The Nicaraguan Red de Protección Social programme, unlike Oportunidades, targets the localities included in conditional cash transfers by taking into account not only poverty criteria but also the productive economic potential. Furthermore, while México’s programme – like Argentina’s – is a static one, the Nicaraguan strategy resembles Chile’s in that it is meant to be a three-year long programme. These characteristics of the Nicaraguan programme lead to a more ‘targeted micro project’ among other economic growth policies (Bradshaw 2008, p. 197), as it is constrained in terms of time and geographic extension. México’s and Argentina’s programmes, instead, entail a more permanent approach. All in all, while Red de Protección Social has been said to have achieved even more remarkable results than the rest, the impact on employment incentives – particularly on men – appears to have been fairly negative, as men tended to compensate the increased household income with less working hours in farming and harvesting activities. This also led to a situation where even if women had more direct access to household resources, their power of decision on how to spend them became weakened.
Conditional cash transfers programmes – when they were consciously designed and properly implemented by taking into consideration basic principles such as adequacy of the benefit payment, equitable efficiency, stigma, work incentives and programme costs – have proven to be a reliable policy tool to improve educational attainment and health standards of people living under extreme poverty in Latin America. México’s Oportunidades programme appears to be the best example in terms of targeting and indentifying ‘the poorest rural areas and urban blocks’ based on census data (Perkins et al 2013, p. 207). The permanent monitoring system and the widely publicised programme evaluation – a relevant characteristic that Argentina’s Asignación Universal por Hijo lacks – has also helped to ensure that the positive social impact is verifiable and cost-effective. What is more, the incremental scale of cash transfers according to the children’s school grade – present in México’s and Uruguay’s programmes – best fulfills the principle of adequate level of benefits.
There are also other factors that can be of great influence on the perceived outcomes –beyond the programme characteristics – which are related to the country’s specific situation. Conditional cash transfers appear to have worked better when initial situations were worse. In 1995, Mexico had 10 million people without access to basic health services and around 1.5 million children out of school, high levels of absenteeism and school desertions (World Bank 2009). Bolsa Familia lift many poor Brazilian families above the poverty line, however it has been less effective in urban areas where costs are higher (Perkins et al 2013). Another issue that can undermine a programme’s effectiveness is the extent to which public health and school infrastructure is evenly developed across the country. Argentina and Chile severely suffered from this drawback, as the poorer a municipality is the more inefficient is deemed to be the provision of municipal services. A progressive policy strategy could consist of delivering better public services in poorer areas than in average cities, in order to balance structural inequalities.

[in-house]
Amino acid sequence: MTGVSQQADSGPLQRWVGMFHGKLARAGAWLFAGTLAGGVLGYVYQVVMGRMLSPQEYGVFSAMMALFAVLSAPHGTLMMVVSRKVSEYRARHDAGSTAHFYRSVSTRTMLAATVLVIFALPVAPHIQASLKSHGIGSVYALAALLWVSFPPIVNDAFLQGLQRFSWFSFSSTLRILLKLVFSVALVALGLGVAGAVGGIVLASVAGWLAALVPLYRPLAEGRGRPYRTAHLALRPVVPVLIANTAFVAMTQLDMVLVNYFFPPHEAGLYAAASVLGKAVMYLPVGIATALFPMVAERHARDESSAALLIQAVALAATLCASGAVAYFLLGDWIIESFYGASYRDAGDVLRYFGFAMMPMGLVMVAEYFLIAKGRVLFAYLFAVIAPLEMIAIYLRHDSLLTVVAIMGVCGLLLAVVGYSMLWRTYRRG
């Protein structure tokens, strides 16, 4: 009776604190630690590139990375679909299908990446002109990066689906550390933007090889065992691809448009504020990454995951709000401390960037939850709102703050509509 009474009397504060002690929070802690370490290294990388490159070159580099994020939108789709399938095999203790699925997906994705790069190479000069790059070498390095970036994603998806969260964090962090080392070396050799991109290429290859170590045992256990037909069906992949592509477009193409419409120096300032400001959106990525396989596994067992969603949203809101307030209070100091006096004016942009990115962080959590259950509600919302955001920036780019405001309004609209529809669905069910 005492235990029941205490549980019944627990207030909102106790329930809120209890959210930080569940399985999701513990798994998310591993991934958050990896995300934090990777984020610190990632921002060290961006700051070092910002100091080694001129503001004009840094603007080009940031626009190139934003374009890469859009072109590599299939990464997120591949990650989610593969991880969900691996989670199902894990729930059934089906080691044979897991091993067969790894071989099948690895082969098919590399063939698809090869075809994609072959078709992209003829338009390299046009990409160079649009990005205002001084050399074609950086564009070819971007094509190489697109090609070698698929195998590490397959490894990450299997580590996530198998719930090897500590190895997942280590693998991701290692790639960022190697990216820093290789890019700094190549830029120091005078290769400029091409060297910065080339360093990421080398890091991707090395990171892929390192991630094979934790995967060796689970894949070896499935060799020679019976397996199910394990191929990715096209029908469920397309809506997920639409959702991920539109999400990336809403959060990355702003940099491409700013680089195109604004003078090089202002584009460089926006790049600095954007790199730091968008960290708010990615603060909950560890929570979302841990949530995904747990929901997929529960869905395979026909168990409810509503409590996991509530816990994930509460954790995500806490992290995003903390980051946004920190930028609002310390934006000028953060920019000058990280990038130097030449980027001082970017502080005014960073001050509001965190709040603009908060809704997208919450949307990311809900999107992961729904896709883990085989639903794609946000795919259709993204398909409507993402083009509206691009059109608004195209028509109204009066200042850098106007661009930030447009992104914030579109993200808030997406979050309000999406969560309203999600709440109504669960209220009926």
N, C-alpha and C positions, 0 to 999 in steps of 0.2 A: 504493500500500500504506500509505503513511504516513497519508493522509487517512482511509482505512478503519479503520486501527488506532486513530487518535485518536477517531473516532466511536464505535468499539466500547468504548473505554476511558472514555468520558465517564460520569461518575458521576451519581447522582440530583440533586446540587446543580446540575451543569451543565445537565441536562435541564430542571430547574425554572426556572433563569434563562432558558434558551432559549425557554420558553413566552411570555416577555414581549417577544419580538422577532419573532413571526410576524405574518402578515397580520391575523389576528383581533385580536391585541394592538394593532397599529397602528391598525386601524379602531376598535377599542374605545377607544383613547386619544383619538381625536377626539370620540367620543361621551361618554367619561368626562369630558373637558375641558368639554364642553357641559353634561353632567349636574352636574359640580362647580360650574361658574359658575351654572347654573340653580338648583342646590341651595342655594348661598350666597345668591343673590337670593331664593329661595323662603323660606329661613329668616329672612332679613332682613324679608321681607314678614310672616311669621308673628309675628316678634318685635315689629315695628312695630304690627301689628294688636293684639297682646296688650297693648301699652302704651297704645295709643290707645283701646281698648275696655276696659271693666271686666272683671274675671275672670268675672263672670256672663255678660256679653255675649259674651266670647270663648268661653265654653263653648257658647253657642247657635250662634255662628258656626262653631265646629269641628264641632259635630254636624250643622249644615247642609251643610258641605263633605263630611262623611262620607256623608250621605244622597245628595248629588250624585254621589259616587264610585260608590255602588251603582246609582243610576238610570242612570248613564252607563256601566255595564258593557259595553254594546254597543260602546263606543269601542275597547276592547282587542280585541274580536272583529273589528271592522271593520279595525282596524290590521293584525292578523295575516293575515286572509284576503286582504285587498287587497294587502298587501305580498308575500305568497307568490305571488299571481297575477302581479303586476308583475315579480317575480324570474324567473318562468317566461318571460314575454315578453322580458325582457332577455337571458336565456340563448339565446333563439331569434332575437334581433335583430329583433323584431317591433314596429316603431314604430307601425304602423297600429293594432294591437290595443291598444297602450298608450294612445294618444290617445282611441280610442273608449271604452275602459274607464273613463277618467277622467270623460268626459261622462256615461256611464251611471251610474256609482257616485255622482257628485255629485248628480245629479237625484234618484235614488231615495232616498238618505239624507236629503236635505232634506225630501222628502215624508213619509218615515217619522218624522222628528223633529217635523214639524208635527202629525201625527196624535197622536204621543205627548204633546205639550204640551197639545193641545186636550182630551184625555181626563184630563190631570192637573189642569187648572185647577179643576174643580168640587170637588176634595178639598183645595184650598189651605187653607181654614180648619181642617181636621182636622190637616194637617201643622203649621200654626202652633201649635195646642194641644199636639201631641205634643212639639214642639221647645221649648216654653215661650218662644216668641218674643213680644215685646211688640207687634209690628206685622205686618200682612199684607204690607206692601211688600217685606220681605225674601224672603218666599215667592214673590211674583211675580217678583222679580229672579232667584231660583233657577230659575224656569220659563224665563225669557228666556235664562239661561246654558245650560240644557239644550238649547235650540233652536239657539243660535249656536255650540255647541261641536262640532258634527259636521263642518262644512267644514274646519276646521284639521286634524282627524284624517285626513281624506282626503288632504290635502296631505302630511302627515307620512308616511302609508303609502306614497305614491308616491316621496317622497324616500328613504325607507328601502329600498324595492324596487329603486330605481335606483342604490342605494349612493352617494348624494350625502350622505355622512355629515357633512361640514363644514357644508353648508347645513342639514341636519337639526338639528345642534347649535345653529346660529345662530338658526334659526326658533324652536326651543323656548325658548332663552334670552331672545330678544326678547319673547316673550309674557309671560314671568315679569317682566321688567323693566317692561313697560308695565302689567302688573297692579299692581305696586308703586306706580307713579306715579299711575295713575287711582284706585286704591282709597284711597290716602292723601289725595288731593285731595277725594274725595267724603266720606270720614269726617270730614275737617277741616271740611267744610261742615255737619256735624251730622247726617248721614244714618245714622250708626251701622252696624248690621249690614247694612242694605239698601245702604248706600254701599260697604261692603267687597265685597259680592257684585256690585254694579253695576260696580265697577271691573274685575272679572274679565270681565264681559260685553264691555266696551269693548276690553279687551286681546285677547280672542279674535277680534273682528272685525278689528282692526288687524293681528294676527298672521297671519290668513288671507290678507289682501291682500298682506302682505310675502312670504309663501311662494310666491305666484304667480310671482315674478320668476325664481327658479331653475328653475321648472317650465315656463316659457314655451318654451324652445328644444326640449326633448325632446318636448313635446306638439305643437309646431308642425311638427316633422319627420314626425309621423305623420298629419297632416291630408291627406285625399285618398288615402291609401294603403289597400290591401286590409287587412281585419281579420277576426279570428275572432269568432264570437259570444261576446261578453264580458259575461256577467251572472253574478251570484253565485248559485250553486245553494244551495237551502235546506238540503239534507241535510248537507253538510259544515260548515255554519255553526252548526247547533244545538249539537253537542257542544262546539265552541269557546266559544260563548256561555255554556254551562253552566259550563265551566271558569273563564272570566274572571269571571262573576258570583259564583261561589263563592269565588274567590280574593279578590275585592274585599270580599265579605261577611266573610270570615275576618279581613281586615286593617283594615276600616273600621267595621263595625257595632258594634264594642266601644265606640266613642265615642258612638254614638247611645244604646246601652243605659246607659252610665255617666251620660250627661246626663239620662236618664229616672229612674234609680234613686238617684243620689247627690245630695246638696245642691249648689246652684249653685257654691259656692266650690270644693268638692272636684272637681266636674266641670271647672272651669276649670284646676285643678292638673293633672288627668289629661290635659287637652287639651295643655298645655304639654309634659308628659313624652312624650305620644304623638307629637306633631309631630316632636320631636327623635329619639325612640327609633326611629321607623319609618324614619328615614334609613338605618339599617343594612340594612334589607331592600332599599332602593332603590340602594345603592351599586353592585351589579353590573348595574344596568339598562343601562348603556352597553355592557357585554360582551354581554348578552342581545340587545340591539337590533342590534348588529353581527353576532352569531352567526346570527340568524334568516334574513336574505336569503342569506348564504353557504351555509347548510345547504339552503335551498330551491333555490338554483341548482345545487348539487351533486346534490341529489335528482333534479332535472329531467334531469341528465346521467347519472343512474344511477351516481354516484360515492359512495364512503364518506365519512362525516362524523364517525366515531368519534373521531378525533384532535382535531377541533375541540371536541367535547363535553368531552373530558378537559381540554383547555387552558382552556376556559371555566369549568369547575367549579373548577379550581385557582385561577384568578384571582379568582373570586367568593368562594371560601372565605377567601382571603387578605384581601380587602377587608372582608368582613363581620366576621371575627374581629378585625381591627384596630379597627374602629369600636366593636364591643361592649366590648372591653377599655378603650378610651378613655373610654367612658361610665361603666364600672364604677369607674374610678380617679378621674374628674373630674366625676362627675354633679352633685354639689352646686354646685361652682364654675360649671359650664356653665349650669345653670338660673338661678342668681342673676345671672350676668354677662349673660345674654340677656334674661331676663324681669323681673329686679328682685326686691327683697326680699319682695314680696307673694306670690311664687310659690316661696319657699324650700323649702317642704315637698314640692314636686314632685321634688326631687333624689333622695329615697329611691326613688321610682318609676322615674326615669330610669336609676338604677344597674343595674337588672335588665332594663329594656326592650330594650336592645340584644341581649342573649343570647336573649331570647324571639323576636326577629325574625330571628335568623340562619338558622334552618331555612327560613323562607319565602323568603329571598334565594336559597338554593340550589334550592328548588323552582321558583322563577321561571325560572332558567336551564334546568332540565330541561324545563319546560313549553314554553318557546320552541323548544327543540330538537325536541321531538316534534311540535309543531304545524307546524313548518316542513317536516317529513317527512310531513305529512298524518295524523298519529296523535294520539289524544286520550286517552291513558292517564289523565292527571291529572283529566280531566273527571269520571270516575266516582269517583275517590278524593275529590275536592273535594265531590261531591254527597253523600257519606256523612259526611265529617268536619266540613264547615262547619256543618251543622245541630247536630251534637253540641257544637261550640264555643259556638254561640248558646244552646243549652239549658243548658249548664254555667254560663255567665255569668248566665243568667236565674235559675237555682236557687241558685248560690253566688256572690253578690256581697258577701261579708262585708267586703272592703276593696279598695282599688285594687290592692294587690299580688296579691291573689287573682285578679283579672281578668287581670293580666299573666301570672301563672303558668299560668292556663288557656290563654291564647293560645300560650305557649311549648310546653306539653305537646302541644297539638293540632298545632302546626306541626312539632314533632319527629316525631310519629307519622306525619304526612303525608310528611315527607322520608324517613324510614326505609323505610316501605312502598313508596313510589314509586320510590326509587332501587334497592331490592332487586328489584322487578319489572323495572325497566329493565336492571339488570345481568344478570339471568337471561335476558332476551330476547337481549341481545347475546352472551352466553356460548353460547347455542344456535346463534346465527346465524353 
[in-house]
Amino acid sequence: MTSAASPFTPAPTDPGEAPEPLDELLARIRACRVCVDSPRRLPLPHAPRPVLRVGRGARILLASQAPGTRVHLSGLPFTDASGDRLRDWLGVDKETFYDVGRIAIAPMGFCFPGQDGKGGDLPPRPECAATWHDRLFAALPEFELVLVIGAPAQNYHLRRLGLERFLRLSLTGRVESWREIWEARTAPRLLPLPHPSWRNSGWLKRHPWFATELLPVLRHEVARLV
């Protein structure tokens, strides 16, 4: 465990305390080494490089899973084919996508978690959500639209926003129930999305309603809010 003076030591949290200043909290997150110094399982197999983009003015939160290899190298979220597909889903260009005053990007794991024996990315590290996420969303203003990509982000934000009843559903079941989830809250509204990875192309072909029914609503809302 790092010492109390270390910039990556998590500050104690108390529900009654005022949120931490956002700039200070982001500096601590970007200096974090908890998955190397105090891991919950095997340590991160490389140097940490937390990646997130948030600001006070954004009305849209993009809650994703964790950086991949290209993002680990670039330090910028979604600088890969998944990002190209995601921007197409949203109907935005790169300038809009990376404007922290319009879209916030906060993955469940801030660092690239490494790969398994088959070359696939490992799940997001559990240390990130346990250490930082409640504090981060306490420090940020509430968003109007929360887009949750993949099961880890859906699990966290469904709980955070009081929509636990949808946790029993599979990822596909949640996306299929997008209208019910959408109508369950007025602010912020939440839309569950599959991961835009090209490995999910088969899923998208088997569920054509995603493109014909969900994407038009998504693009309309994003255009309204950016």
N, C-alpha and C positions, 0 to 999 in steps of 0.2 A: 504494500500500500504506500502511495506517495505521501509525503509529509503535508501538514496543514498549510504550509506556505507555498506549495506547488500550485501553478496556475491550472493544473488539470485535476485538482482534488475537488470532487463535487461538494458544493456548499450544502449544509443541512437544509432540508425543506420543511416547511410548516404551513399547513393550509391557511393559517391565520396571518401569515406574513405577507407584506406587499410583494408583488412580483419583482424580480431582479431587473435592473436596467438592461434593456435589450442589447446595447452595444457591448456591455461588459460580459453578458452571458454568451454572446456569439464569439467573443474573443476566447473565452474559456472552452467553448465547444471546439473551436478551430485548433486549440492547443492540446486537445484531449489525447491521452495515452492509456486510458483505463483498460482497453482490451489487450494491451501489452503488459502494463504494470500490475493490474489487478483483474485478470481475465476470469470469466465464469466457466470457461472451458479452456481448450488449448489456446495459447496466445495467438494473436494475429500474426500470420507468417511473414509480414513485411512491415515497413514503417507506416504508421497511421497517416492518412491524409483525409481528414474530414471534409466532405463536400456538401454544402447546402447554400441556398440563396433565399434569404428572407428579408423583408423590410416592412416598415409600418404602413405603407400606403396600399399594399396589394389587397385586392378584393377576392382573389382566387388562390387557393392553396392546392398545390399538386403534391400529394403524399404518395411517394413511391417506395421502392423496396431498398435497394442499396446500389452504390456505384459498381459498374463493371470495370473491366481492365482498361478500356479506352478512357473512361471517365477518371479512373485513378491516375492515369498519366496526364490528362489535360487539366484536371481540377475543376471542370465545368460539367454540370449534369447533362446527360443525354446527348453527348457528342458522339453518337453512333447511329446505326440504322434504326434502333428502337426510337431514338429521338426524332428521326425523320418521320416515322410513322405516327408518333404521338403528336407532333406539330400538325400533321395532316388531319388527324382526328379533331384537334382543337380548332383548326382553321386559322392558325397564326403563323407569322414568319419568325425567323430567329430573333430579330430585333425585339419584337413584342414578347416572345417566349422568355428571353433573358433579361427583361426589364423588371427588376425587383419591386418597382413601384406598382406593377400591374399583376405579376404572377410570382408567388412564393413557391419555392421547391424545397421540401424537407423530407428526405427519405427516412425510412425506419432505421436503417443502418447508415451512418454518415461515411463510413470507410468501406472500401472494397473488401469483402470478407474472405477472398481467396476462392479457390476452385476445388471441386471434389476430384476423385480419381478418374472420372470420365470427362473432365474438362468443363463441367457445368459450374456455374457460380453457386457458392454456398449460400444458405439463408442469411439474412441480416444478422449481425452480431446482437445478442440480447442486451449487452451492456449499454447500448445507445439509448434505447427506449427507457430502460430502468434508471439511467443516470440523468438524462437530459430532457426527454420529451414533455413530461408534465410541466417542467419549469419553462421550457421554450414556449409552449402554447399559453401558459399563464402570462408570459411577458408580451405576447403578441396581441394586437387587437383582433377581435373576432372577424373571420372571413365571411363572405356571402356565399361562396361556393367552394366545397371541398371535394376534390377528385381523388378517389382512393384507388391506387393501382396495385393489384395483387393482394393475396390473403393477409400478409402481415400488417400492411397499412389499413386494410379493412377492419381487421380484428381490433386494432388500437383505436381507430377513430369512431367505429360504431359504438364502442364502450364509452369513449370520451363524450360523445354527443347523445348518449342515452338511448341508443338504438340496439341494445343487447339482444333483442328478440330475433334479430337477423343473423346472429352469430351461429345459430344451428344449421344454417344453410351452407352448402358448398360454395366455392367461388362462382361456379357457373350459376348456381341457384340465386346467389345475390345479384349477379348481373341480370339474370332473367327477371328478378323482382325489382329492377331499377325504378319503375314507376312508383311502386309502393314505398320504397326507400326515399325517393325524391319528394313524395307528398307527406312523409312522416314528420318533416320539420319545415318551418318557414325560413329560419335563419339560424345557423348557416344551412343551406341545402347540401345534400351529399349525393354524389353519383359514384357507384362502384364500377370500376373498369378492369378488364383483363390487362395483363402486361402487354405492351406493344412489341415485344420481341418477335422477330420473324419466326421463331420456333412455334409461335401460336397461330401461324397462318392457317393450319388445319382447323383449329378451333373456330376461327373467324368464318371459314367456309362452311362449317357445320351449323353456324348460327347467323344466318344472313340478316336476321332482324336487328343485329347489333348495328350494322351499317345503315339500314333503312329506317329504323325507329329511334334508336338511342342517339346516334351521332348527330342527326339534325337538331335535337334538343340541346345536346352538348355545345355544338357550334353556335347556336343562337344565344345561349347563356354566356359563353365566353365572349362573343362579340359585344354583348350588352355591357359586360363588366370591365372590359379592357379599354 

On the other hand, existing patronage practices and electoral vote-buying strategies can also undermine the success of any conditional cash transfers programme in, at least, two ways. When political clientelism is embedded into social service agencies, these are more prone to deviate resources from the original target population towards political pointers across specific social movements. This can also reduce or minimise the effectivity of conditional mechanisms which, in turn, will affect the expected behavioural change in population. As for electoral purposes, as Surgiyama (2011) argues, it has been suggested that Lula's re-election bid received great support from the rural areas where Bolsa Familia had a huge incidence. In Argentina, taking into account recent electoral practices of the Peronist party (Nichter 2008), it would be reasonable to link the Asignación Universal por Hijo's less targeted scope to an electoral strategy aimed at achieving a higher voter turnout in support of the current president.